Thought leadership posts (or “thought pieces,” as I’ve called them before on this blog) are an important part of a balanced blog. They play a key role in establishing and deepening your relationship with your readers.
Do you need to be a thought leader?
There’s a lot of buzz about being a “thought leader” these days (though according to Wikipedia the term has been around since 1994), but do you need to be one? Absolutely not!
There is no need to pressure yourself with trying to reinvent the wheel, especially since most of what you will write about is not new at all. In fact, breaking new ground as an innovator is only one of several possible reasons to write a thought leadership post.
Four ways to be a thought leader with your writing
- Propose your own theory or explanation behind a specific challenge or phenomenon – this is what most people think of as thought leadership; coming up with a brand new idea to explain something better and more clearly than anyone before
- Take a stand on an issue that’s important to you, even when that is contrary to popular opinion – another commonly recommended blogging technique, where you attract attention with passion and controversy
- Present a puzzle, unanswered question or other “food for thought” that leads your reader to new insights or awareness – a natural approach for coaches and trainers, this allows you to use your natural talent for empowerment to lead your reader to discover their own new truths
- Put your own unique take on an established principle or solution – ah-hah, here’s where anyone gets to be a thought leader; as Andrea J. Lee taught me, there are people in this world who can ONLY hear a message from YOU; they’re tuned into your frequency and your way of explaining things (and I bet you’re already writing these type of blog posts)
What makes something a thought leadership post?
You can set out to write a thought leadership piece, but you won’t really know you’ve done it until you see the response. For example, in Part 2 of this series, I wrote about beating the imposter syndrome by building a mountain of content.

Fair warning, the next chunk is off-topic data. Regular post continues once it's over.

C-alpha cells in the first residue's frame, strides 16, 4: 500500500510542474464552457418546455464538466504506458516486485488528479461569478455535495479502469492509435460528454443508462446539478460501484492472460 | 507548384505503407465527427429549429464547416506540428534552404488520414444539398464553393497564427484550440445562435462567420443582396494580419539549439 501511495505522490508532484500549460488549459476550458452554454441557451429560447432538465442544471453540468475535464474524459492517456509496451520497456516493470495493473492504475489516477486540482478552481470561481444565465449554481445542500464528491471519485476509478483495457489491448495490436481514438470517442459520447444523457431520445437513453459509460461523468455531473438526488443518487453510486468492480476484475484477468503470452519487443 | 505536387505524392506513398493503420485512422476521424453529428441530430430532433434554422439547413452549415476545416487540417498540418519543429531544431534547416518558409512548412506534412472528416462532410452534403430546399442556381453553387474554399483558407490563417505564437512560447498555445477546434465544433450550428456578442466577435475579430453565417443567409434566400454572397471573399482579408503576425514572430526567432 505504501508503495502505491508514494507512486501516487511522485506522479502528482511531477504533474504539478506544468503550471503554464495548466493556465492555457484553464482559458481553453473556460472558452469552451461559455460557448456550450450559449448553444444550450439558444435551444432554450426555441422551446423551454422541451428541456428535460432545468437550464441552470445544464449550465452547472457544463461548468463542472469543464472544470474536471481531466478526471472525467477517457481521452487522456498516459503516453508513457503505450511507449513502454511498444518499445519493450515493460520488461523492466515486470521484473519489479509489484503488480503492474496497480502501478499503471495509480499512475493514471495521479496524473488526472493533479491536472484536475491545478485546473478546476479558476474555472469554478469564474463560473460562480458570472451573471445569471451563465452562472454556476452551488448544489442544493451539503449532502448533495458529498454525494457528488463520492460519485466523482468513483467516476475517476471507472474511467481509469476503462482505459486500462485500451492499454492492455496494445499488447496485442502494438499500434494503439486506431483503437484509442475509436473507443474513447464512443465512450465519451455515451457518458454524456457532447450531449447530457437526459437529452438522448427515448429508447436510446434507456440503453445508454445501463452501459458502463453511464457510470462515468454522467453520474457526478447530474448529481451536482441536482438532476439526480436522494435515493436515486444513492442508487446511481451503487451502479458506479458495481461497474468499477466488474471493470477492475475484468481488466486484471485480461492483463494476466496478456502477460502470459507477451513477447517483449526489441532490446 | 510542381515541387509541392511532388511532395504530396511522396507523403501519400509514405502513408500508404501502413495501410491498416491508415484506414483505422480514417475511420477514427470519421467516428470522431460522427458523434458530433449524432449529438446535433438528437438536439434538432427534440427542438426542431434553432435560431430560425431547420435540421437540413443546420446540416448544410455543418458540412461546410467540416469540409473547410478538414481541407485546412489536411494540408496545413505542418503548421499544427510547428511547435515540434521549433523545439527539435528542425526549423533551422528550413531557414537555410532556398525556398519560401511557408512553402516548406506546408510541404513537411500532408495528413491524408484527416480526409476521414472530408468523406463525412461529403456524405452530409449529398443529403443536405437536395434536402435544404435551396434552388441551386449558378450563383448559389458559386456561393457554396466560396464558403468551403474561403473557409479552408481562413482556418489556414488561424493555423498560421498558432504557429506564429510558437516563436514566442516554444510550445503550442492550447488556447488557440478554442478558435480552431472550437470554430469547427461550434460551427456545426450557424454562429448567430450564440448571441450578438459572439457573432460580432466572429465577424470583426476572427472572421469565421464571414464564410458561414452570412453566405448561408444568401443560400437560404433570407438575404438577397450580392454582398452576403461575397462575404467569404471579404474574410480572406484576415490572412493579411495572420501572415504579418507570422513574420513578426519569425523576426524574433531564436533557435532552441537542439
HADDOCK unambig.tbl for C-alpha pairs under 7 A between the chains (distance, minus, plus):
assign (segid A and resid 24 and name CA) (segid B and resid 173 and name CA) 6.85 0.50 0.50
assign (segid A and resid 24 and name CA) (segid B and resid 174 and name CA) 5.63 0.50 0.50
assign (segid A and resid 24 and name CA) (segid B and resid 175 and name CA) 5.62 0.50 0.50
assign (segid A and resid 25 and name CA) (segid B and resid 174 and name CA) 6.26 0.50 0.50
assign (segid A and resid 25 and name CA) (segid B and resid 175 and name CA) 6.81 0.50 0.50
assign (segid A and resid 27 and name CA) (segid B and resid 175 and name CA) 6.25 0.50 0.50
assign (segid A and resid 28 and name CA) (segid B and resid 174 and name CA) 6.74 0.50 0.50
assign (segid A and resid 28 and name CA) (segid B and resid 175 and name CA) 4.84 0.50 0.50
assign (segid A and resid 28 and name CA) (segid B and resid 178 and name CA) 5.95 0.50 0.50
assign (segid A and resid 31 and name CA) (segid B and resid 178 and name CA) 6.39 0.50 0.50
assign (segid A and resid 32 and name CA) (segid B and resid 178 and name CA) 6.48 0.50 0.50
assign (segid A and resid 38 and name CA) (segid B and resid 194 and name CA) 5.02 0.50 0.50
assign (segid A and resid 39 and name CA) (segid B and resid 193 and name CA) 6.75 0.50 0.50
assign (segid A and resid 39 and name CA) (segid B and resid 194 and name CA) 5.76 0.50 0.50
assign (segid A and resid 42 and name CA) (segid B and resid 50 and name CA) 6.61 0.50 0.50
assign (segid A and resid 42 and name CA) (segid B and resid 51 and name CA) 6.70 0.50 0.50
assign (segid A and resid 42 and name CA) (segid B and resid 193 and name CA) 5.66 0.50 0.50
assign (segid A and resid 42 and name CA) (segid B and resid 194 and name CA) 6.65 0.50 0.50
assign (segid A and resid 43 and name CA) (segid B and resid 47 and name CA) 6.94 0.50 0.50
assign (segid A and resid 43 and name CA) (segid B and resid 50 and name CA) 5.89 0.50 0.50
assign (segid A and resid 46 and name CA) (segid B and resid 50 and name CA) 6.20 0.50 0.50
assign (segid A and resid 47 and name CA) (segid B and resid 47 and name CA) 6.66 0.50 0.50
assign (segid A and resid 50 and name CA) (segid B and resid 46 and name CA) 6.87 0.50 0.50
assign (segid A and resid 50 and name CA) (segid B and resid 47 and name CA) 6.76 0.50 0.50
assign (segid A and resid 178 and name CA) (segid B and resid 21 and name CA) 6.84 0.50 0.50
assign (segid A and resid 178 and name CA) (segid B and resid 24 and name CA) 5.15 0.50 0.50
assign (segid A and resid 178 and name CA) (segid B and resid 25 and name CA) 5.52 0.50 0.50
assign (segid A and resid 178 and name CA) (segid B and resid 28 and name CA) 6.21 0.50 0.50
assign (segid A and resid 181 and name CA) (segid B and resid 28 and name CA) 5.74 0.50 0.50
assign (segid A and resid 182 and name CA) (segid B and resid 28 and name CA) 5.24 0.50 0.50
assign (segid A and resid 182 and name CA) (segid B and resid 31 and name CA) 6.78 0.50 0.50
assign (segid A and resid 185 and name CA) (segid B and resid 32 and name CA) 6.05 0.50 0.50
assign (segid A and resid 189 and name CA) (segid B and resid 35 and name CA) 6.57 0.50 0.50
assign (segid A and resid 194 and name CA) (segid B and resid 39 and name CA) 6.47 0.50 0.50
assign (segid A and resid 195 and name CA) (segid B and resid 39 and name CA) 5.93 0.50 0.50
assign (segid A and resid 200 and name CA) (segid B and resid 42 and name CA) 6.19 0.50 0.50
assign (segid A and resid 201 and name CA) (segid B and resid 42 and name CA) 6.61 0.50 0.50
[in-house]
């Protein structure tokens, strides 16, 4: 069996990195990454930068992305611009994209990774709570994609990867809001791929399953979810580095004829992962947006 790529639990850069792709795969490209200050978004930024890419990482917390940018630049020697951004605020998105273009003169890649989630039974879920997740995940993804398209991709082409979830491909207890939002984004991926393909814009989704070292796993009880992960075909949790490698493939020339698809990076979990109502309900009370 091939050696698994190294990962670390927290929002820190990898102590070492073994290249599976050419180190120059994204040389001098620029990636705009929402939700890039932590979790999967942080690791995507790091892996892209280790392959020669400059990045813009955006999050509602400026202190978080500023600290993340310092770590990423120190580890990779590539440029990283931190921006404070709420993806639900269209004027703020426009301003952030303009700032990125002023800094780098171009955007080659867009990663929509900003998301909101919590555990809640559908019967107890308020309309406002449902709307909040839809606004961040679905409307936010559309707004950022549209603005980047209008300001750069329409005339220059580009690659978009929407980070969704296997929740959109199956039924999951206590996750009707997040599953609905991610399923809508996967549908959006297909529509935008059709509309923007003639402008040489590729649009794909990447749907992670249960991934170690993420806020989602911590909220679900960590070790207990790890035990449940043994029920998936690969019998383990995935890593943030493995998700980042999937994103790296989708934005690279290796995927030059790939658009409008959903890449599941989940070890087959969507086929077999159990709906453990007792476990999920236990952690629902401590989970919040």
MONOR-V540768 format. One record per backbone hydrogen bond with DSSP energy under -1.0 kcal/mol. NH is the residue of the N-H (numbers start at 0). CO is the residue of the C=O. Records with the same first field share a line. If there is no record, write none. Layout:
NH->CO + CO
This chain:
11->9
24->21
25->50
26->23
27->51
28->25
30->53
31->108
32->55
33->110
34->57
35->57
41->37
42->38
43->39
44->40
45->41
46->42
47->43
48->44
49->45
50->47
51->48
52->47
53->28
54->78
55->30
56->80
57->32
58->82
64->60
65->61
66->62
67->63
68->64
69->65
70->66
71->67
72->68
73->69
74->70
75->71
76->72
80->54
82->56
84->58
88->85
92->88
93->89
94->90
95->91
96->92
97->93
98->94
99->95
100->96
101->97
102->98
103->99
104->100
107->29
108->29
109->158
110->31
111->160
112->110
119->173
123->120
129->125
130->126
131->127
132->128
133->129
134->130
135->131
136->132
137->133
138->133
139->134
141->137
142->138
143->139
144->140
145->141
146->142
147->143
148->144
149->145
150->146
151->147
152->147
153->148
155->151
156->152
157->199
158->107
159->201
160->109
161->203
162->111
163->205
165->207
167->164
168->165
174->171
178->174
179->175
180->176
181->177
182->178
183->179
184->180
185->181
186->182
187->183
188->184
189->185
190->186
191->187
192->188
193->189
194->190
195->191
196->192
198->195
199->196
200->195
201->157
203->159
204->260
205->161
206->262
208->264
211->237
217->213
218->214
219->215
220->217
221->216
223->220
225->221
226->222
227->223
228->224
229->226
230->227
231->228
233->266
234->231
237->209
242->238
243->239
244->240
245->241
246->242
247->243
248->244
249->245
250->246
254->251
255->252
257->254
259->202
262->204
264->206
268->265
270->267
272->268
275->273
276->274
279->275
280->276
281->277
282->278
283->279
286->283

A few people responded publicly (by tweeting, retweeting or commenting), and a few others have emailed me privately. I know they represent others who appreciated my take on this topic but didn’t necessarily reply.
I knew I’d struck a chord with that post, and you’ll know when it happens to you.
How to write a thought leadership piece
What are you feeling passionate about sharing with your readers? Do some free writing (either by hand or on the computer) about the topic and see where that leads you.
In my April 2010 post about thought pieces, I suggested four ways to delve more deeply into a topic:
- Define (what is your topic?)
- Deconstruct (what’s it made of?)
- Differentiate (how is it different from other things? how are its elements different from each other?)
- Dispute (how are other points of view on this topic inaccurate or ineffective?)
Use these broad categories to jumpstart your brainstorming, or as a structure for dividing what you’ve written into sections.
Introduce the topic by explaining why you think it’s relevant for your readers, and conclude by asking them to take an action.
Even if you don’t feel like a thought leader (maybe you actually feel like an imposter), I still encourage you to try your hand at writing a thought leadership piece. Chances are, you already have.